Interesting that people usually have extreme reactions to Nix. You either love it, or hate it; very few people in between.
My first reaction was “Ok, this is weird, let’s see where this goes” and about 3 months in, I am still pretty much in phase
:D, but yeah, I think I am in the exception with my lukewarm take, I see all the advantages, and I love the way it works for me, but I get it’s not for everyone at all.
Some time ago I stumbled upon GoboLinux and thought it was quite interesting, which led me to Sander’s comparison of GoboLinux and NixOS. After reading the NixOS academic paper, it seemed to me NixOS provided a clean alternative to Gentoo’s use flags. I dual-booted Gentoo and NixOS, never intending to leave the OS I had been using quite happily for 12 years. But within two weeks I was sold. I could barely comprehend Nix expressions, but I made the switch and never looked back.
Por que no los dos? I, for one, fell head over heels in love with the idea as soon as I saw it, and ever since have struggled mightily with (and sworn regularly at) the implementation; a lazy dynamically-typed language (in my book) perfectly combines the run-time reasonability of Haskell with all the development-time safety of LISP.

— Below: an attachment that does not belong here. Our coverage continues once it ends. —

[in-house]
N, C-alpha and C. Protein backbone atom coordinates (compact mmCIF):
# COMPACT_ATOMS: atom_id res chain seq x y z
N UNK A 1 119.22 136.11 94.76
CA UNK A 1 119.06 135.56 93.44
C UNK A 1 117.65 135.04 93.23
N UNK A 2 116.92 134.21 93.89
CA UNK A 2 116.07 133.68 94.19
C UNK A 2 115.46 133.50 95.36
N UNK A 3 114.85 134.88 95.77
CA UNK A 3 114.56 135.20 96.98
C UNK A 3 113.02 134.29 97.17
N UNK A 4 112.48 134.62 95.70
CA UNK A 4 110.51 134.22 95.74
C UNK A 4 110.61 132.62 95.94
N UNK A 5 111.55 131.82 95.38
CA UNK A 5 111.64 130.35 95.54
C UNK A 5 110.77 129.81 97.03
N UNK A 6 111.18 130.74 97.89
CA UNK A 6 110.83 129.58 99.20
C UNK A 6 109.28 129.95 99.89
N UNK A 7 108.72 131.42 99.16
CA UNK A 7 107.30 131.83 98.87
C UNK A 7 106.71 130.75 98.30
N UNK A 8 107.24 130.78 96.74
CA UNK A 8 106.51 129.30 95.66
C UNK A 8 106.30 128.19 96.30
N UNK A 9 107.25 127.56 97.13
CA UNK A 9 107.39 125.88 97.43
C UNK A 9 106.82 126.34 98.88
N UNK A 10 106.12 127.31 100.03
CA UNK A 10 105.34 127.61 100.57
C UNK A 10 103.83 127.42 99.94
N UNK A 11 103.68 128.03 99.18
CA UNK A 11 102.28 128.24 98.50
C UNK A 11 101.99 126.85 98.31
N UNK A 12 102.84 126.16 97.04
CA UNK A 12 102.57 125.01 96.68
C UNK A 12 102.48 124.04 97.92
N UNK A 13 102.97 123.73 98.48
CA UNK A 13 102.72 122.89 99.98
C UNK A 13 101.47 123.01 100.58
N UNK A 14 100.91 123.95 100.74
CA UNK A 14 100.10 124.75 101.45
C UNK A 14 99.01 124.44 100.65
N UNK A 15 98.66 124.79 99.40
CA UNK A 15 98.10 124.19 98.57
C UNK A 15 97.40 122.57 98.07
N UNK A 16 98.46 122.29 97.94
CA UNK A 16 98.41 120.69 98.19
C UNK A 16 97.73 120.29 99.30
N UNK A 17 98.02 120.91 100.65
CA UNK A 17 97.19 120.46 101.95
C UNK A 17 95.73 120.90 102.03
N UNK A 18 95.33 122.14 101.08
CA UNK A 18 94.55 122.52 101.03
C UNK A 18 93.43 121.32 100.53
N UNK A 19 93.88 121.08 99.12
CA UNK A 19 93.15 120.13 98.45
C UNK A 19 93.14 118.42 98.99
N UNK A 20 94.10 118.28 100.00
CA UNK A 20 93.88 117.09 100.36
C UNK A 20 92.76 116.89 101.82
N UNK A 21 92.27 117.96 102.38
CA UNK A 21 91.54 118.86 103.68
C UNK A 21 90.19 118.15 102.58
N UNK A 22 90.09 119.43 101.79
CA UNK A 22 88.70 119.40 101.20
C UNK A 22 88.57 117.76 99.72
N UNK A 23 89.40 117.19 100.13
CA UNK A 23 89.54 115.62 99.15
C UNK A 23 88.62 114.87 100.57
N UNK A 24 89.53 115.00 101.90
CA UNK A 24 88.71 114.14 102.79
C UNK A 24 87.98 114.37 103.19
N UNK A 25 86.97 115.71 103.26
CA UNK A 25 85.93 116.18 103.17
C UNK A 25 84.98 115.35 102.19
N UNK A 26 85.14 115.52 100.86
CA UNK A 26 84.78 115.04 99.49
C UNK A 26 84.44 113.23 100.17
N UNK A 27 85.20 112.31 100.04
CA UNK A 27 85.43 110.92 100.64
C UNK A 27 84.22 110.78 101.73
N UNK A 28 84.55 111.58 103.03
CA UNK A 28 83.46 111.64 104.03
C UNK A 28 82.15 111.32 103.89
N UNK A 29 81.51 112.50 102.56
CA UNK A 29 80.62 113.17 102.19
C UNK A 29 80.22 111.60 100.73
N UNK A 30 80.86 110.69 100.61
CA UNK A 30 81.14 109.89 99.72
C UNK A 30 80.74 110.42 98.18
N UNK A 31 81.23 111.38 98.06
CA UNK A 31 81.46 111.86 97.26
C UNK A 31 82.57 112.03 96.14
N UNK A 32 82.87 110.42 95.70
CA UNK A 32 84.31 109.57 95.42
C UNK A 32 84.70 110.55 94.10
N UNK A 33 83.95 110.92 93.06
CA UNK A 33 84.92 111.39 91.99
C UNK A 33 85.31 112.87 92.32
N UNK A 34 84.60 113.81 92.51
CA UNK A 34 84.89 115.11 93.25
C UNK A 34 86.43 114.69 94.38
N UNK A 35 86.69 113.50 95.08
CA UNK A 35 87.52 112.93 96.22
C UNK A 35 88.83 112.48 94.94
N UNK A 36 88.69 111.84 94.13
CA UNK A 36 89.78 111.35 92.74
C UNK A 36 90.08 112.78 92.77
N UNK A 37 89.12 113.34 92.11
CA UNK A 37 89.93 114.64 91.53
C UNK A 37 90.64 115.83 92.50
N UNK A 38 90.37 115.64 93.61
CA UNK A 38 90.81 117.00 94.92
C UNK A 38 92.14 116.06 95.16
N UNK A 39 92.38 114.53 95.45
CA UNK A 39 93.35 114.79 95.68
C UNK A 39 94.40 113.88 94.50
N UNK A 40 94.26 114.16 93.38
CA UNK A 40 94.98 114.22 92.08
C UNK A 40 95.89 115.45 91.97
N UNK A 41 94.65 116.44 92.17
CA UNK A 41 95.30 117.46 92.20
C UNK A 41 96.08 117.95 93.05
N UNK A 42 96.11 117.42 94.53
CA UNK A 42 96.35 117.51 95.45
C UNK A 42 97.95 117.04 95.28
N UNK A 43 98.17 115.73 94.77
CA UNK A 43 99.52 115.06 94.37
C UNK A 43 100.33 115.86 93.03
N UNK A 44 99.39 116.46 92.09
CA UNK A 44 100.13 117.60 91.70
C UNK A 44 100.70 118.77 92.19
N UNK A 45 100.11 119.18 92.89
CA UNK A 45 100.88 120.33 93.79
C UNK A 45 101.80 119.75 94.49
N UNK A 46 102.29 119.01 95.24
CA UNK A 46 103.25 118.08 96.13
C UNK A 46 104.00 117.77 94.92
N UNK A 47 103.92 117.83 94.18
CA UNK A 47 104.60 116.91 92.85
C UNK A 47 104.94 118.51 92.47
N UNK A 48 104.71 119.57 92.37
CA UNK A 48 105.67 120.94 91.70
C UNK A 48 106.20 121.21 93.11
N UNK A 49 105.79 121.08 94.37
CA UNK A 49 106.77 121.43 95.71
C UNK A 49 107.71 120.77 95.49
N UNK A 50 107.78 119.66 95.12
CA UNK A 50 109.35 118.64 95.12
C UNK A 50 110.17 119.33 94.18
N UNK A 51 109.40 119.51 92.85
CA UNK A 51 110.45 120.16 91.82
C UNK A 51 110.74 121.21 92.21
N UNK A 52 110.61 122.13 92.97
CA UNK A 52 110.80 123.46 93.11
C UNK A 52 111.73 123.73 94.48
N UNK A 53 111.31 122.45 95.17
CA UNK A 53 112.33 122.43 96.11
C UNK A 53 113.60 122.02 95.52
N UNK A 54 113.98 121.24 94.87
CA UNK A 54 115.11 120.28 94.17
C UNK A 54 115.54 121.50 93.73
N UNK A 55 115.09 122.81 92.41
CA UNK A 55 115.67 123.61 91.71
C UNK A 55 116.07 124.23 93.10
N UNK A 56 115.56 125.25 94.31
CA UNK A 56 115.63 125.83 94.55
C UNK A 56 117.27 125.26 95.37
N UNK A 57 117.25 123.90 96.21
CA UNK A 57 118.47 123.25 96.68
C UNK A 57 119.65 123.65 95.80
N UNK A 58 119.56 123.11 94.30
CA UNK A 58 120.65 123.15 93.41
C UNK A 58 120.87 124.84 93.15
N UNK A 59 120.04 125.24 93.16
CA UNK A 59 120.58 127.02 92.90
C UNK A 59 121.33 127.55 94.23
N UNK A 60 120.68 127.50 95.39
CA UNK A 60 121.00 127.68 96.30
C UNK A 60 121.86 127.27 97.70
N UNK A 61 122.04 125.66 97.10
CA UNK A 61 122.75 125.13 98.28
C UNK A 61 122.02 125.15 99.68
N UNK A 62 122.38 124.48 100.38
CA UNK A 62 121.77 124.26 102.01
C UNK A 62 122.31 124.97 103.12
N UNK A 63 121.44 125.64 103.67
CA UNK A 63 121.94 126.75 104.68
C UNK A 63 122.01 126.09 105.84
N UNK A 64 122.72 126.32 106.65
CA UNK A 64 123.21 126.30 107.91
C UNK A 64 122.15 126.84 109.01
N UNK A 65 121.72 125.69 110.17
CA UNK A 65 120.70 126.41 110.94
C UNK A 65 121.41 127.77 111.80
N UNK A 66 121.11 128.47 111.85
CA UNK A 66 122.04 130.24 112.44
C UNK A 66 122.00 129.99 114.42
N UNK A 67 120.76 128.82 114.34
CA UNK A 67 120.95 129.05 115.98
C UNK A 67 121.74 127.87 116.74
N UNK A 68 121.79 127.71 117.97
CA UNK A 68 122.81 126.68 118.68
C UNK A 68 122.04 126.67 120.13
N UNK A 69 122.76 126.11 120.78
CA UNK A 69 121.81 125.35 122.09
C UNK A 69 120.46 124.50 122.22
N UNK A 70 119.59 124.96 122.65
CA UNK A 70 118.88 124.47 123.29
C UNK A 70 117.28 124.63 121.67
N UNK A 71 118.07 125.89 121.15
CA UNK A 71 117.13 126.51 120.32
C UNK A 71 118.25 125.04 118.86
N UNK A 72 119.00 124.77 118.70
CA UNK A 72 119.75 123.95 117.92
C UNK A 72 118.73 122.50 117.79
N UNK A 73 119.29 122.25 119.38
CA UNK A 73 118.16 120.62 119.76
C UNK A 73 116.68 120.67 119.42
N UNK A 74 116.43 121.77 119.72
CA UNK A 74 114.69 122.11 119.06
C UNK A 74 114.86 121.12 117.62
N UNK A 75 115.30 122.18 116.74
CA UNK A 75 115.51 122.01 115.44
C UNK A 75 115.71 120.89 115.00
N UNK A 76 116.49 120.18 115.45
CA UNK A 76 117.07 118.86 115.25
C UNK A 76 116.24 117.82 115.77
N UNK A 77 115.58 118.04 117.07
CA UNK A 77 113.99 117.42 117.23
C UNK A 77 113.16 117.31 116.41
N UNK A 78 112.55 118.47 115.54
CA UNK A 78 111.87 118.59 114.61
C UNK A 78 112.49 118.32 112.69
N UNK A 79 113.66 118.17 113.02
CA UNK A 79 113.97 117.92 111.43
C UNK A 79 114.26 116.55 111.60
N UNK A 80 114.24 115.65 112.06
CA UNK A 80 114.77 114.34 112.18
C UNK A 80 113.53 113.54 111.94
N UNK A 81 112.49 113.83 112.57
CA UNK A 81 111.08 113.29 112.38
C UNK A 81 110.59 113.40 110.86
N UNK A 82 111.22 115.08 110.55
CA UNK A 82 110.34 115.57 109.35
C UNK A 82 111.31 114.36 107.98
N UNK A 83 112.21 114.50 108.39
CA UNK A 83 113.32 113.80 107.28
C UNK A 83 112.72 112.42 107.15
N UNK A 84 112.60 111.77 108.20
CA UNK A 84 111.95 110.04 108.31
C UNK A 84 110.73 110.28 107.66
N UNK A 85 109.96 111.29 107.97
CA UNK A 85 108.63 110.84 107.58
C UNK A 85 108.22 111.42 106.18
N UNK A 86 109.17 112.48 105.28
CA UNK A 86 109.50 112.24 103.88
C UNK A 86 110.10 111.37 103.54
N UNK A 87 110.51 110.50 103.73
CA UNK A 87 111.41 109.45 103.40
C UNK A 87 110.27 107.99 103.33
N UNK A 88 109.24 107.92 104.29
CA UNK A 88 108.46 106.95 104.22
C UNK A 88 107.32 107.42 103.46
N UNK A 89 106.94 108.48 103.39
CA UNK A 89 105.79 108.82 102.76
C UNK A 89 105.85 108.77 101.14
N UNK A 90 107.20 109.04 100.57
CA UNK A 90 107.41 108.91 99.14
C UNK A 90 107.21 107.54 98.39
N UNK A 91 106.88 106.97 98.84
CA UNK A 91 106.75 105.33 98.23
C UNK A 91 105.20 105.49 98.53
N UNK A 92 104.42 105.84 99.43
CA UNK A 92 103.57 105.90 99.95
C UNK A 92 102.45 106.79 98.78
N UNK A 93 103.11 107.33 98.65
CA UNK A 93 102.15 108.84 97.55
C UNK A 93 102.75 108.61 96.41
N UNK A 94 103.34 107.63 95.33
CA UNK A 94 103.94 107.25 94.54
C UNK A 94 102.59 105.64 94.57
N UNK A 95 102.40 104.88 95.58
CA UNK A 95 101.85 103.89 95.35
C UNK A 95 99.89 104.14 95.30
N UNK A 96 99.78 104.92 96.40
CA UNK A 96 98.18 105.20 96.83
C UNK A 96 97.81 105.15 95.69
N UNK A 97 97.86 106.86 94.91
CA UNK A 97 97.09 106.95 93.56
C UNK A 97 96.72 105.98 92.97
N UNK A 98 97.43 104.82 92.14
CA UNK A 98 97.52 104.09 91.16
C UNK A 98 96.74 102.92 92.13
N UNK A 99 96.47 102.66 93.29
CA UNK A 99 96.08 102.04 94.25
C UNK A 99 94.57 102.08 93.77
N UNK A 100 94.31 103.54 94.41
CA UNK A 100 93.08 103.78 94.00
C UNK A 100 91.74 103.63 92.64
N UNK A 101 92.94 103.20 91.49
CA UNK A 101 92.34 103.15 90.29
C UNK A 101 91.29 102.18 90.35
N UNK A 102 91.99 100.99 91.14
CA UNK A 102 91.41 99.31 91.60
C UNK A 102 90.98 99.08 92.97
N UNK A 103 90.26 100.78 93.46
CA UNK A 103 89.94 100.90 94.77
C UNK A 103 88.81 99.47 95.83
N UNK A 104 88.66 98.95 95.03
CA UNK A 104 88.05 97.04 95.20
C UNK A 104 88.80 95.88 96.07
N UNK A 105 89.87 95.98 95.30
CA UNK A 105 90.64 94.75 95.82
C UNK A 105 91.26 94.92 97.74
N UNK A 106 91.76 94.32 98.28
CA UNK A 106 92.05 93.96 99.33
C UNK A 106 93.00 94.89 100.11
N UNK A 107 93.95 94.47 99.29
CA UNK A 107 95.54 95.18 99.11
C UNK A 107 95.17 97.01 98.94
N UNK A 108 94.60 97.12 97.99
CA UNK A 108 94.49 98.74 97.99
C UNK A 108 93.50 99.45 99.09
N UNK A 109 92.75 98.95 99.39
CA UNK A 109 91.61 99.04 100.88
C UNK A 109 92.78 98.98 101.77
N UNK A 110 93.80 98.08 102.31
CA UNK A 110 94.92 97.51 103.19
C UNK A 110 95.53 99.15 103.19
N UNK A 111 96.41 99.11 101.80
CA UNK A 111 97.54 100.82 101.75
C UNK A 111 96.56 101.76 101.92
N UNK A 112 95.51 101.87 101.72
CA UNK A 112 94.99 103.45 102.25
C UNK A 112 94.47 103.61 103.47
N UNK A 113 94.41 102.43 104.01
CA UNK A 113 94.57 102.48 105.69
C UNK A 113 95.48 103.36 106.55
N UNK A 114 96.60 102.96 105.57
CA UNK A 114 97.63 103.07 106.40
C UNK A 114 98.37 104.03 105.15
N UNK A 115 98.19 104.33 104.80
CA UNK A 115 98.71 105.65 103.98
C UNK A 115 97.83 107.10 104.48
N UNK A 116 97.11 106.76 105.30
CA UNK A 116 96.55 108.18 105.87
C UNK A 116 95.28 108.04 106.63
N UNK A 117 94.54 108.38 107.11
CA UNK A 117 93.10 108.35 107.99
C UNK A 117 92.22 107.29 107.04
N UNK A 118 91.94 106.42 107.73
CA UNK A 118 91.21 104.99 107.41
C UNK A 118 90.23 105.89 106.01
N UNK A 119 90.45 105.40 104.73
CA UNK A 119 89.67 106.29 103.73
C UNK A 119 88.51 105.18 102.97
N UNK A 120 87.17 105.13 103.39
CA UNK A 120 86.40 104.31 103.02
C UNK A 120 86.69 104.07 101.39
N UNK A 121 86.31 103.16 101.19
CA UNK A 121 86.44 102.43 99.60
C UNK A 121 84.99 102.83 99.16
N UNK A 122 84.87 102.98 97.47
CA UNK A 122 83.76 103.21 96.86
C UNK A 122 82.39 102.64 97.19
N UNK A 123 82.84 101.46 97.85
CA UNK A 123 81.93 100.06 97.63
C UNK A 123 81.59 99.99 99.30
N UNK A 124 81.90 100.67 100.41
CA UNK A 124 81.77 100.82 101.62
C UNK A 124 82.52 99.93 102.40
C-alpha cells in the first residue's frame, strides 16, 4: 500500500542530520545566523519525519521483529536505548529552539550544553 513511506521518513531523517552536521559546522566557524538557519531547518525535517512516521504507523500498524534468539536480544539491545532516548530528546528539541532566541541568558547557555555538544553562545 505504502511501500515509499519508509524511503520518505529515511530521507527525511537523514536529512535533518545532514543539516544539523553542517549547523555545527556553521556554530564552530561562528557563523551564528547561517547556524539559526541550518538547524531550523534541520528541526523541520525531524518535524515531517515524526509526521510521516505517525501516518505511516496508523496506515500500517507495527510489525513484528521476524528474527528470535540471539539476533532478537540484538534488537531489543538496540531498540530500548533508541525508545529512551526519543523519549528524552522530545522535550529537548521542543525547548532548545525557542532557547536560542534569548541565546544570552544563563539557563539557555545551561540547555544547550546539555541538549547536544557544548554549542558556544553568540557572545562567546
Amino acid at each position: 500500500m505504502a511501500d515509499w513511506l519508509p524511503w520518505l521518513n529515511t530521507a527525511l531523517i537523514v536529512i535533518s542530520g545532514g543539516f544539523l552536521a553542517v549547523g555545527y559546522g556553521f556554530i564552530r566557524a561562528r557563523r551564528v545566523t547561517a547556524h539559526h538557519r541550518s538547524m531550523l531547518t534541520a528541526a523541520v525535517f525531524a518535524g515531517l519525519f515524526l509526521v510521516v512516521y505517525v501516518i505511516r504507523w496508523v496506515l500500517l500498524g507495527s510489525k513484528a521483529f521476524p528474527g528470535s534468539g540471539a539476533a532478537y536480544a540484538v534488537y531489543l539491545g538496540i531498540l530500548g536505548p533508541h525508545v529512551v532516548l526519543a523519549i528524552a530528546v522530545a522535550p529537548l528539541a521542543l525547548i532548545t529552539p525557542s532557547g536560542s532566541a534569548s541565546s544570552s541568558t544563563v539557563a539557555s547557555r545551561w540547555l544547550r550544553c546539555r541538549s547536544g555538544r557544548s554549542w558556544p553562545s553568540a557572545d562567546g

Maybe I’m a masochist, but I love the lazy functional minimal expression-oriented JSON-like packaging DSL that is nix.
If it had types, I would love it more.
Went in expecting the opposite, was pleasantly surprised. His joke about the documentation reminds me of one of my uhh favorite bits from the manual:
A list of dependencies whose host platform is the new derivation’s build platform, and target platform is the new derivation’s host platform. This means a -1 host offset and 0 target offset from the new derivation’s platforms.
It’s like an automated code to prose program wrote it .
Awesome, let’s skip legrangians and jump right to the standard model of particle physics
That’s not how you spell that